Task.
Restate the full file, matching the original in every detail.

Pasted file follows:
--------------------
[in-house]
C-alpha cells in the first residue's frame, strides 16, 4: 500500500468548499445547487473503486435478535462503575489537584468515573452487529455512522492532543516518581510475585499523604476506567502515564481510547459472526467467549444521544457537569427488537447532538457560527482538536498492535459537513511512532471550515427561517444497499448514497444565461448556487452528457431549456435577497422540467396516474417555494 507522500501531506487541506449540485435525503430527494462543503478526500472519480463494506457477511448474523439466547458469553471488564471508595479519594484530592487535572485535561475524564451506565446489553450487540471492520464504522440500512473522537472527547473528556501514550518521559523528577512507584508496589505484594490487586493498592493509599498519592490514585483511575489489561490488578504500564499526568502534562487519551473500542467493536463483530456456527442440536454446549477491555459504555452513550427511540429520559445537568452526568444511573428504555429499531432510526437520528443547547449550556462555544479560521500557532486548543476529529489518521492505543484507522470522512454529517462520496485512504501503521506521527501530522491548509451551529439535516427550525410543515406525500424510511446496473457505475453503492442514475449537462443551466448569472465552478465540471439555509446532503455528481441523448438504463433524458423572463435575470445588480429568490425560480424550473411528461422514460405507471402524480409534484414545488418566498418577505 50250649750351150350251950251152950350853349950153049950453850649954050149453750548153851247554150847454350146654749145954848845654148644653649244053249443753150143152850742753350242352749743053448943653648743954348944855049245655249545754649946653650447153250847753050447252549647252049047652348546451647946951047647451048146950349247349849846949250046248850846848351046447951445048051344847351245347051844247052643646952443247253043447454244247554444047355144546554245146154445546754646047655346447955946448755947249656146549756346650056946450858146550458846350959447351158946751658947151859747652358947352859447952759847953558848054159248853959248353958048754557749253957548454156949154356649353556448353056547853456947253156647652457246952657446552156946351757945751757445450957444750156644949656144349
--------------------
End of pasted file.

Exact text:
[in-house]
C-alpha cells in the first residue's frame, strides 16, 4: 500500500468548499445547487473503486435478535462503575489537584468515573452487529455512522492532543516518581510475585499523604476506567502515564481510547459472526467467549444521544457537569427488537447532538457560527482538536498492535459537513511512532471550515427561517444497499448514497444565461448556487452528457431549456435577497422540467396516474417555494 507522500501531506487541506449540485435525503430527494462543503478526500472519480463494506457477511448474523439466547458469553471488564471508595479519594484530592487535572485535561475524564451506565446489553450487540471492520464504522440500512473522537472527547473528556501514550518521559523528577512507584508496589505484594490487586493498592493509599498519592490514585483511575489489561490488578504500564499526568502534562487519551473500542467493536463483530456456527442440536454446549477491555459504555452513550427511540429520559445537568452526568444511573428504555429499531432510526437520528443547547449550556462555544479560521500557532486548543476529529489518521492505543484507522470522512454529517462520496485512504501503521506521527501530522491548509451551529439535516427550525410543515406525500424510511446496473457505475453503492442514475449537462443551466448569472465552478465540471439555509446532503455528481441523448438504463433524458423572463435575470445588480429568490425560480424550473411528461422514460405507471402524480409534484414545488418566498418577505 50250649750351150350251950251152950350853349950153049950453850649954050149453750548153851247554150847454350146654749145954848845654148644653649244053249443753150143152850742753350242352749743053448943653648743954348944855049245655249545754649946653650447153250847753050447252549647252049047652348546451647946951047647451048146950349247349849846949250046248850846848351046447951445048051344847351245347051844247052643646952443247253043447454244247554444047355144546554245146154445546754646047655346447955946448755947249656146549756346650056946450858146550458846350959447351158946751658947151859747652358947352859447952759847953558848054159248853959248353958048754557749253957548454156949154356649353556448353056547853456947253156647652457246952657446552156946351757945751757445450957444750156644949656144349